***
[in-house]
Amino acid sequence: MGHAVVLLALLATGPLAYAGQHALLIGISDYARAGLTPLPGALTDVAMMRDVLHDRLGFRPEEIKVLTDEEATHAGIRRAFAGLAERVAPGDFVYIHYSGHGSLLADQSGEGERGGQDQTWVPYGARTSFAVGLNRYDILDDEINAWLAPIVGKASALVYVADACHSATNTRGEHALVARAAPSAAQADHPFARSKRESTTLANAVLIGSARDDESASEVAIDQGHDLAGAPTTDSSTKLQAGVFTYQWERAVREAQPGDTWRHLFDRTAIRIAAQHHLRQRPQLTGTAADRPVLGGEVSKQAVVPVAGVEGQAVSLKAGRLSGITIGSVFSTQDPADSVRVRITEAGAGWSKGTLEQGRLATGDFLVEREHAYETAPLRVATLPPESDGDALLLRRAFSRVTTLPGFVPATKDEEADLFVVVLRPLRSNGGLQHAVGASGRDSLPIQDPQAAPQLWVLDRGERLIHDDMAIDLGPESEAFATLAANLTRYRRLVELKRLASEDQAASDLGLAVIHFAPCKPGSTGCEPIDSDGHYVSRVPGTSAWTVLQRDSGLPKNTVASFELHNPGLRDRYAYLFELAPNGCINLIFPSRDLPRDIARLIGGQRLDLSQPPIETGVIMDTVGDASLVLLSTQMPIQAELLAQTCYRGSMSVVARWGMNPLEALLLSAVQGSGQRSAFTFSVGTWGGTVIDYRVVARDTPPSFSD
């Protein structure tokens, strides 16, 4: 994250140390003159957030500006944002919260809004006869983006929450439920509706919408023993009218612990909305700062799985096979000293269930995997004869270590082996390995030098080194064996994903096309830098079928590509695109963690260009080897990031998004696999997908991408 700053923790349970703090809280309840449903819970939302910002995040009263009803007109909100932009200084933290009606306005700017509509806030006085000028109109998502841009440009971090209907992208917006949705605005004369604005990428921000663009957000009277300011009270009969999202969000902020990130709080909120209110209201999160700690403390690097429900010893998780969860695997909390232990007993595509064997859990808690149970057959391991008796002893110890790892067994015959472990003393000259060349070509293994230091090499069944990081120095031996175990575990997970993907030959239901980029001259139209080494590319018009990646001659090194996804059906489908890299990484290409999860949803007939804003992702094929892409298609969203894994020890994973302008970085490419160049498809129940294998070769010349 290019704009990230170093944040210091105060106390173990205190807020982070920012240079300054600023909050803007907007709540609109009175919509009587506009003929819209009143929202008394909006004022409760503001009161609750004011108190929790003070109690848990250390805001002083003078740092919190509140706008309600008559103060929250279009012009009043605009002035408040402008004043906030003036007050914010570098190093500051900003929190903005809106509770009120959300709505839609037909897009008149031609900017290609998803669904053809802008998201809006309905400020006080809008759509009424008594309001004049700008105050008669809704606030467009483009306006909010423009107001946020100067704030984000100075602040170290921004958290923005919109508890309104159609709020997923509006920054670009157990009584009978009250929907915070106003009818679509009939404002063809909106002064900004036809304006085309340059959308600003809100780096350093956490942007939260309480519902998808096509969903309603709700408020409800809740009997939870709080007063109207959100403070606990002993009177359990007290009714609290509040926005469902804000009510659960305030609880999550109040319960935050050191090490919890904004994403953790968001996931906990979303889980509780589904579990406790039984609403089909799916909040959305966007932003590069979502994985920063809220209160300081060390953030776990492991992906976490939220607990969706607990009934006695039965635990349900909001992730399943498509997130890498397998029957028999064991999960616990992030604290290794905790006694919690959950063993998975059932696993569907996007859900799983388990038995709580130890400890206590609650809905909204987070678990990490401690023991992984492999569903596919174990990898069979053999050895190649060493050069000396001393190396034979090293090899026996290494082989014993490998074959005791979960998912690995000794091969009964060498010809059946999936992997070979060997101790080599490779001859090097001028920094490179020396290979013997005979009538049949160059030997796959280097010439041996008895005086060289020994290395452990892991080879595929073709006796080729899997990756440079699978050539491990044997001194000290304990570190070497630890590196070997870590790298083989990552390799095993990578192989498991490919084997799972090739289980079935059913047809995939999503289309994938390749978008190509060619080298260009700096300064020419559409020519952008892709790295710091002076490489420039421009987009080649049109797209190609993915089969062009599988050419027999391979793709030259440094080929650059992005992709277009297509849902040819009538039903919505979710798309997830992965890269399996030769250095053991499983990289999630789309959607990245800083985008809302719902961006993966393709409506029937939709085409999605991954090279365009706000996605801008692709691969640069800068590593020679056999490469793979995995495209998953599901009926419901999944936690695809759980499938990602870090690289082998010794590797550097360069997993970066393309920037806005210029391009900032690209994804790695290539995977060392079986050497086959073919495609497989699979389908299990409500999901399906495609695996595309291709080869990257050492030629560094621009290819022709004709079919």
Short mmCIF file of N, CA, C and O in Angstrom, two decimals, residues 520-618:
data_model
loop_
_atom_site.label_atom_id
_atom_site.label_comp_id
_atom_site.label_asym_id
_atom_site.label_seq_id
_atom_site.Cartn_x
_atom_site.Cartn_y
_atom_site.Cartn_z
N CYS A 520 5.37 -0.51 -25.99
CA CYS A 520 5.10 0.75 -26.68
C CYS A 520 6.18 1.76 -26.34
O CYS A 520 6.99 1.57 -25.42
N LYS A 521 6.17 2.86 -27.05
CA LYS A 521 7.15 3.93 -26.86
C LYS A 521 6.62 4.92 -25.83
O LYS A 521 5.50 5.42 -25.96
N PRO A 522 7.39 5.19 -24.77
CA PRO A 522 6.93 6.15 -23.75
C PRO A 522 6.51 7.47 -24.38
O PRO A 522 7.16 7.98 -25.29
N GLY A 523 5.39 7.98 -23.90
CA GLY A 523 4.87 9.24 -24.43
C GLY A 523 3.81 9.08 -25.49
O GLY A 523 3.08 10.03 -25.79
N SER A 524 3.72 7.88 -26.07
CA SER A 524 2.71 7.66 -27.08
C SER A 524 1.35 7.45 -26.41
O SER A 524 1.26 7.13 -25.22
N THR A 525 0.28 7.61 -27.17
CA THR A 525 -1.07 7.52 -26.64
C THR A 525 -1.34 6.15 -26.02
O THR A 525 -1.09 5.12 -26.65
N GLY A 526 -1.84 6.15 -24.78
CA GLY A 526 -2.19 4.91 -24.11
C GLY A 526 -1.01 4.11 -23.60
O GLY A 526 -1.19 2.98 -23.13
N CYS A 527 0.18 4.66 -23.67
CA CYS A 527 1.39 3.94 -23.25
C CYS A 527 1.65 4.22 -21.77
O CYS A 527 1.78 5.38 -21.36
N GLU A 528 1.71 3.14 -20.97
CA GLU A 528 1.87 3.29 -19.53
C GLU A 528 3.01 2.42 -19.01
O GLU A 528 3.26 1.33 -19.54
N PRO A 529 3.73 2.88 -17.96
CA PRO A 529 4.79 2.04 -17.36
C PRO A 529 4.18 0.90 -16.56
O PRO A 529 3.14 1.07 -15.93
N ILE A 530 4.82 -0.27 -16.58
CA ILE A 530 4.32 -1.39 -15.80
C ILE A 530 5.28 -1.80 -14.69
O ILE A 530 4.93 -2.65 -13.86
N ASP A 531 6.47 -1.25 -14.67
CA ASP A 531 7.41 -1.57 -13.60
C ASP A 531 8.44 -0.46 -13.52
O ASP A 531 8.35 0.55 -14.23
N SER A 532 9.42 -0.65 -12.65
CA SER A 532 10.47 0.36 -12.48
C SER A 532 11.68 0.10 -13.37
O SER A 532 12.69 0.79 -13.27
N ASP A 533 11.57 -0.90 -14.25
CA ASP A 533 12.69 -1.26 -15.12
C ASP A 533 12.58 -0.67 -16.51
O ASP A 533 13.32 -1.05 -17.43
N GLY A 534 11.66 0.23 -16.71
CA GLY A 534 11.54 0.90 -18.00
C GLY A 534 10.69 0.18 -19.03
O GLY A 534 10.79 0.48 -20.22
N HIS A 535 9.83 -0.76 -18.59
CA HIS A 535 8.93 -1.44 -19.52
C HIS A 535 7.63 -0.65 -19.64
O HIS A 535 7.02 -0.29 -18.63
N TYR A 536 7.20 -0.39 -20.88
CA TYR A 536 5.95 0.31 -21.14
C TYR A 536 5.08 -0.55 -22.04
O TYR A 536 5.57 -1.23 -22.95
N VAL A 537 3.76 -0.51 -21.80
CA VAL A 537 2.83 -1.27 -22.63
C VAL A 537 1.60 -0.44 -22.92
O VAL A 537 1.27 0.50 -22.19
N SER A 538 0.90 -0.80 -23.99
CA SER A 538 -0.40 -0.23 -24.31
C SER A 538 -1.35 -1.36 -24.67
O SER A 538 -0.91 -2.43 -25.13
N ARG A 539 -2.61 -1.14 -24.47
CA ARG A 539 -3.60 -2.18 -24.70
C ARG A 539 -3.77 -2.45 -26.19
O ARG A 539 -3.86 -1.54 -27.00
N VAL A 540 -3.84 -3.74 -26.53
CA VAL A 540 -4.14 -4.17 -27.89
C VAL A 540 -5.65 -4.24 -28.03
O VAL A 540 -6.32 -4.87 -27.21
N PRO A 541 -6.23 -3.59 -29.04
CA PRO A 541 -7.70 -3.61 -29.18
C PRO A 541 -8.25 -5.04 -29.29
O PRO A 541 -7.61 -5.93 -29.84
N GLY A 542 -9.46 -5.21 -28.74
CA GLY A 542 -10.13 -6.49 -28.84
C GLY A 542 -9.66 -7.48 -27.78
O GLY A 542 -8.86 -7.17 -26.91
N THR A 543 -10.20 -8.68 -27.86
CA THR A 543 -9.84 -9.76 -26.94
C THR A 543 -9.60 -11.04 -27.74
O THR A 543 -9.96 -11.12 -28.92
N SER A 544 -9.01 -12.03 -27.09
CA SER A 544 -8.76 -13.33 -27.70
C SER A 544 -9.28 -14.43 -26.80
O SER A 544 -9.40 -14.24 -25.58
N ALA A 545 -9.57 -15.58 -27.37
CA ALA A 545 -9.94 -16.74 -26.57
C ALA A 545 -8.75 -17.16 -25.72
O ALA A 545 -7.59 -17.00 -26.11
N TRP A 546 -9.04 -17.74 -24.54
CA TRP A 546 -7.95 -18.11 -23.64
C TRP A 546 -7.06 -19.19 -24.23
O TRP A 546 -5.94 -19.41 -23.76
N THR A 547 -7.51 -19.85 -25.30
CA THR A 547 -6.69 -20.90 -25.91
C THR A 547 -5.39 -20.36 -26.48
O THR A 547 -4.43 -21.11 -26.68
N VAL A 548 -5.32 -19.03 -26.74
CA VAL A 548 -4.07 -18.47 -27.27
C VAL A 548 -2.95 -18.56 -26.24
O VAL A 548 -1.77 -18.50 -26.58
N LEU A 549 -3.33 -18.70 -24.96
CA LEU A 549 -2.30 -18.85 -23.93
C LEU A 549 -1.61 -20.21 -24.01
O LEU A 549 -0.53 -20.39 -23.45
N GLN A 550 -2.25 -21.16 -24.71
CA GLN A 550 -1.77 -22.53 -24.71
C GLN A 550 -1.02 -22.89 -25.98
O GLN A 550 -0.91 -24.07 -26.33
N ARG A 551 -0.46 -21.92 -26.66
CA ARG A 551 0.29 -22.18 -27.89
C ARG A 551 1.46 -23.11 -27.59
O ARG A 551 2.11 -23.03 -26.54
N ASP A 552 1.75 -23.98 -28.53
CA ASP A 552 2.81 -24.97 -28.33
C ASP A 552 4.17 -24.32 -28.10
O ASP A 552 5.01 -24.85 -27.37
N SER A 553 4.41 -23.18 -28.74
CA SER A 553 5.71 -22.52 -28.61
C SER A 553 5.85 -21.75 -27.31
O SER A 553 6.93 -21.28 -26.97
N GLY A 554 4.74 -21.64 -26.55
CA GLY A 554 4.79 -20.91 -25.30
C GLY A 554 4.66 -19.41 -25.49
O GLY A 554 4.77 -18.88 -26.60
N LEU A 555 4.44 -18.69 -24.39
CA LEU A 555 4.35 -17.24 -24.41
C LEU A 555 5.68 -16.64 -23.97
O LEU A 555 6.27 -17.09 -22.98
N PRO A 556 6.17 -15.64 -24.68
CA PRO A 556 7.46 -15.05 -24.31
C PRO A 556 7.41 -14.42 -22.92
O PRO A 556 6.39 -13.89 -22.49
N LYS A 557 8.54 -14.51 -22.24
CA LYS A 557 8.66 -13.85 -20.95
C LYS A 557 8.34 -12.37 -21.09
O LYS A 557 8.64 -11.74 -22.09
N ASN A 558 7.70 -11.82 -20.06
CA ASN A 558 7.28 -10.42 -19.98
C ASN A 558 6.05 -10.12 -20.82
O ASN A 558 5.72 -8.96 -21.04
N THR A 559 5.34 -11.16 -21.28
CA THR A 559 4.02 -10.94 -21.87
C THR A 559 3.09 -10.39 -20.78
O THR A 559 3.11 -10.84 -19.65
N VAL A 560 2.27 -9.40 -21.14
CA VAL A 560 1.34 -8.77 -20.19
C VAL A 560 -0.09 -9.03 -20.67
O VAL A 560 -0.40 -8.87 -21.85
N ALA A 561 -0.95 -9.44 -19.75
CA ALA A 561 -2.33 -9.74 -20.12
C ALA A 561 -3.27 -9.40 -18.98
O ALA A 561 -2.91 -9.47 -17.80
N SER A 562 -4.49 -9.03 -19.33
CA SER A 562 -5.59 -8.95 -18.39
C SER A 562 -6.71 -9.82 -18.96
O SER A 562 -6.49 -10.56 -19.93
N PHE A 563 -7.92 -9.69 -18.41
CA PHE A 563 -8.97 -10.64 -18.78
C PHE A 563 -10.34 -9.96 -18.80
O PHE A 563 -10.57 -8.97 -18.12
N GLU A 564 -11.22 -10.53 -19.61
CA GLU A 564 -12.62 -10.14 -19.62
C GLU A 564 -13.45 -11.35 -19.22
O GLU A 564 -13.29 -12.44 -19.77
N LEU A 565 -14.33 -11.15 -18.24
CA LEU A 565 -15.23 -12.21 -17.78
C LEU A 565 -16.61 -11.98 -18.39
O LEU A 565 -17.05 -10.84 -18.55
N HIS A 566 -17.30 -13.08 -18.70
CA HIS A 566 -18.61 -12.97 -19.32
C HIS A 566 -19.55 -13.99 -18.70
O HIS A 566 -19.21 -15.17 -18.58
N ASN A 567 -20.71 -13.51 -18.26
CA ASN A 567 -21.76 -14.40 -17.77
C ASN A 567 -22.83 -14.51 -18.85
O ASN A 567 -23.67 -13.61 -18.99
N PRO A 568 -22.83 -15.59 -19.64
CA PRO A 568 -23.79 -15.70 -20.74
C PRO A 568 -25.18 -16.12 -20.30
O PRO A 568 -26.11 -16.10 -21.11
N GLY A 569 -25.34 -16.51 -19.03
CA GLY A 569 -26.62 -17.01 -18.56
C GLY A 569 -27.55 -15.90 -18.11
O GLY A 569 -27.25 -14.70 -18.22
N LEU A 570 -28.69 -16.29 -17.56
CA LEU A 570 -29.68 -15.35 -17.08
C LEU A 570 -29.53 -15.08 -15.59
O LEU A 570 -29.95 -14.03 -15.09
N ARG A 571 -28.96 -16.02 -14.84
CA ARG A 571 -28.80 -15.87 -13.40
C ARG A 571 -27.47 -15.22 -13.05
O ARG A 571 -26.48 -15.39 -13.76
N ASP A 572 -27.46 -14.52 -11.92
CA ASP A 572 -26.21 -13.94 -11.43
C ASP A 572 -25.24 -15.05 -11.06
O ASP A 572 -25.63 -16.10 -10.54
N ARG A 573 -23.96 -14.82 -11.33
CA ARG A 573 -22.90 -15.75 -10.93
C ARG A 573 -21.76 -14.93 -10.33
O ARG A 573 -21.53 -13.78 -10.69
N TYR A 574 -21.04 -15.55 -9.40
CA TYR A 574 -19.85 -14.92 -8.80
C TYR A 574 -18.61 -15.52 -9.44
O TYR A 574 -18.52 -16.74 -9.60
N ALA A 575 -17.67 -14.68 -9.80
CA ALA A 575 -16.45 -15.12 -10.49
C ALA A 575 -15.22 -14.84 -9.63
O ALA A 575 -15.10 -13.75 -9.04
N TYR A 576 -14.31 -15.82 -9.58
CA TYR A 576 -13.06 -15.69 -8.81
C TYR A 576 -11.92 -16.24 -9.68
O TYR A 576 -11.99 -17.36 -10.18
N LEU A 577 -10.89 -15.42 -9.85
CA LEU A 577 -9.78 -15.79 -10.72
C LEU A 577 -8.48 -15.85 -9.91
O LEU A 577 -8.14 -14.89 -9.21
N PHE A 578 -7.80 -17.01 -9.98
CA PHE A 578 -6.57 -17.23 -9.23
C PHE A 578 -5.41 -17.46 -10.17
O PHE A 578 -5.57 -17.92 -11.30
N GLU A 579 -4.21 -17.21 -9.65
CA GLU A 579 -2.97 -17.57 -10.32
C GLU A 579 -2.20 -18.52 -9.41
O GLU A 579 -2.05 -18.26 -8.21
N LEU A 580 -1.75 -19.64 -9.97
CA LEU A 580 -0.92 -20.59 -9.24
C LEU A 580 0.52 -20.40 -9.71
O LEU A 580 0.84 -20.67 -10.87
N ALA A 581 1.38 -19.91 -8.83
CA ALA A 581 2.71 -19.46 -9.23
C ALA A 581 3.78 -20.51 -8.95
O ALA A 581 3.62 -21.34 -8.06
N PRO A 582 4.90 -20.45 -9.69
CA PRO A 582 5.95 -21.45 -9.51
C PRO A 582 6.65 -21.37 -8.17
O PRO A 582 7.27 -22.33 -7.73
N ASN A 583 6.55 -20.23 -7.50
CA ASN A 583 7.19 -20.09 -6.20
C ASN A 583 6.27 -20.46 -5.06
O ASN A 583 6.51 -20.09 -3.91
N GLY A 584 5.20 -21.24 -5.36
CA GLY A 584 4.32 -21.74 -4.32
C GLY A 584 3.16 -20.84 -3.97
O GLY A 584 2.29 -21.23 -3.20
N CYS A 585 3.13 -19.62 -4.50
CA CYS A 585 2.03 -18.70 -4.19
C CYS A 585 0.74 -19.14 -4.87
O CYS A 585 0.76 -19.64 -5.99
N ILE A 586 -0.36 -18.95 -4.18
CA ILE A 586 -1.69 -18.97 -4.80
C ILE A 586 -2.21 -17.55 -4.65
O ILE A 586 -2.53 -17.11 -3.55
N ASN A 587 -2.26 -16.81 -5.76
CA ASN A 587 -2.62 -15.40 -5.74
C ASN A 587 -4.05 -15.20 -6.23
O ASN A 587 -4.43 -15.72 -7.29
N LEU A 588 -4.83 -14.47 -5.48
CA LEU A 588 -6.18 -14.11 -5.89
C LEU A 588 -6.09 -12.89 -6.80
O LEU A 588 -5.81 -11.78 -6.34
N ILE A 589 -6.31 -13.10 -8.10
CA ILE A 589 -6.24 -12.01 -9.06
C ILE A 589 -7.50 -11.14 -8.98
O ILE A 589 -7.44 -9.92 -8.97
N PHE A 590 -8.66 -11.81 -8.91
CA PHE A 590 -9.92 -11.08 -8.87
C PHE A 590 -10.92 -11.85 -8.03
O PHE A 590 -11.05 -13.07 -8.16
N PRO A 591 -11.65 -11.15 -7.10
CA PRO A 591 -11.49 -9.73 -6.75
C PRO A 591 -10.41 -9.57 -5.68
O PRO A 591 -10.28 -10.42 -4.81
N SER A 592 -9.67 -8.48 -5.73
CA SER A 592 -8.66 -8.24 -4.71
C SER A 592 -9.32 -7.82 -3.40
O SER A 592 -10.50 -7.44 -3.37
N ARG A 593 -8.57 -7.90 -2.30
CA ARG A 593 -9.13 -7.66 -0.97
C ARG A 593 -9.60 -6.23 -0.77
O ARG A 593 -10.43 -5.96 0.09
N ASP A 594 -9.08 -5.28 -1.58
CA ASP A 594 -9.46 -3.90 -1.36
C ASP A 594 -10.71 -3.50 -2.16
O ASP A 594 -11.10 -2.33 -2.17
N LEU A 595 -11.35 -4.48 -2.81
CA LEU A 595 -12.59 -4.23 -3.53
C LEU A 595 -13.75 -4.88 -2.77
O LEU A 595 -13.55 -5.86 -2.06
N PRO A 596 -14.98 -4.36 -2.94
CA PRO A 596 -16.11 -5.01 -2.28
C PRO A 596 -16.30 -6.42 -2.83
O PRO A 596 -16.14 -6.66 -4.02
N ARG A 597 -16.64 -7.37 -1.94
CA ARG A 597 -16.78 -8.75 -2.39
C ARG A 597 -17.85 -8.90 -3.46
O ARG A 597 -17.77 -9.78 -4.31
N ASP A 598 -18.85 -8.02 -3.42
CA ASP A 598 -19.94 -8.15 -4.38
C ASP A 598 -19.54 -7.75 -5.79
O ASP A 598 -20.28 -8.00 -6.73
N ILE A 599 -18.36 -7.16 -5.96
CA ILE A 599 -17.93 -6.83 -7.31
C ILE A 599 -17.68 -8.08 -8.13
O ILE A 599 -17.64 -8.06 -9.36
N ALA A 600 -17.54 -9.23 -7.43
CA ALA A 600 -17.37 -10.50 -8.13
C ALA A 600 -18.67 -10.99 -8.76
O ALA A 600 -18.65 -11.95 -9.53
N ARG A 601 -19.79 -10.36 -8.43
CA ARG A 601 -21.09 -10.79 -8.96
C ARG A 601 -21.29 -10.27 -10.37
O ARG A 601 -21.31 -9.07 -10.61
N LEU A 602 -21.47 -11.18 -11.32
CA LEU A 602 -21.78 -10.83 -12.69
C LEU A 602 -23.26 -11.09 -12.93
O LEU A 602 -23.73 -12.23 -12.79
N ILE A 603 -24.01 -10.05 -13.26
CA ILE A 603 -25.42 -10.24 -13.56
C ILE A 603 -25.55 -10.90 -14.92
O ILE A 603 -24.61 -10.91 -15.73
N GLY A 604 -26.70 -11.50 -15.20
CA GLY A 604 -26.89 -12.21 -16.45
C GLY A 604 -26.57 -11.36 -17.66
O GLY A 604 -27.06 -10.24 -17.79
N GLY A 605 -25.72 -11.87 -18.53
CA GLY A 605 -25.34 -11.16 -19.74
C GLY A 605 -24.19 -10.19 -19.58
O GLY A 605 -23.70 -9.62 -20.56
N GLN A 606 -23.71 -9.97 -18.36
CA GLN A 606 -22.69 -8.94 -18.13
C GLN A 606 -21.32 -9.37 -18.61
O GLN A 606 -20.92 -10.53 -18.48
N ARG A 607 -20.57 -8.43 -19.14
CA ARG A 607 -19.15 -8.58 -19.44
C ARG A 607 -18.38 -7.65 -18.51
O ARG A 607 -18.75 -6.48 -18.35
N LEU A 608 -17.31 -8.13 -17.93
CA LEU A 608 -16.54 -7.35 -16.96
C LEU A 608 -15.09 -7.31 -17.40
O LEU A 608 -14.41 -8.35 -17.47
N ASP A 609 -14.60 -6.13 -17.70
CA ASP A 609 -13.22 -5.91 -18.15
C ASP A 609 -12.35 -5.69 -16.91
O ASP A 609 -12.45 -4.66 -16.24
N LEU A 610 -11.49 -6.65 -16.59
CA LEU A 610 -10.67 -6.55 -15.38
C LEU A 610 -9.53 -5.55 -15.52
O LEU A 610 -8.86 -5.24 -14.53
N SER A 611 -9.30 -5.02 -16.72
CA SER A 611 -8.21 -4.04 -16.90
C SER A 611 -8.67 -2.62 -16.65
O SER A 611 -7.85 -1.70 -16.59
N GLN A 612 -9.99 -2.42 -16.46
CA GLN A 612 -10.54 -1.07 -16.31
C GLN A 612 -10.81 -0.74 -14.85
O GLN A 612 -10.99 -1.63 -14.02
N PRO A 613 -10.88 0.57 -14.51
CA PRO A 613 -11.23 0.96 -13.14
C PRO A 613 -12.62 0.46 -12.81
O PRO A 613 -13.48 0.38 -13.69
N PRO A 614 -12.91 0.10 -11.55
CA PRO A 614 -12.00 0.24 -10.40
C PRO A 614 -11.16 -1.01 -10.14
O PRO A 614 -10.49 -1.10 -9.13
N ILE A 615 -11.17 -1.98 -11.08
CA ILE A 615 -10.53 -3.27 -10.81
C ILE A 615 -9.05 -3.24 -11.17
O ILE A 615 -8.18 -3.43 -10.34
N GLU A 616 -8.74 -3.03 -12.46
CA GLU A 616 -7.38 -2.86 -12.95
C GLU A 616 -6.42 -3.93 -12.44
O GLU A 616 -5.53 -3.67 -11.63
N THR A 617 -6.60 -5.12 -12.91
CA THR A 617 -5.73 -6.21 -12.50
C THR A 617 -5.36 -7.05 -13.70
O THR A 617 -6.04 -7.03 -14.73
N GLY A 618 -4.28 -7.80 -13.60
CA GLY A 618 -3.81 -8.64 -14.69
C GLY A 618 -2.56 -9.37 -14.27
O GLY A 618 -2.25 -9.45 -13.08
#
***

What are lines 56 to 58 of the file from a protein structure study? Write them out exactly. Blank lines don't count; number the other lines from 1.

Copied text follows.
C ILE A 530 5.28 -1.80 -14.69
O ILE A 530 4.93 -2.65 -13.86
N ASP A 531 6.47 -1.25 -14.67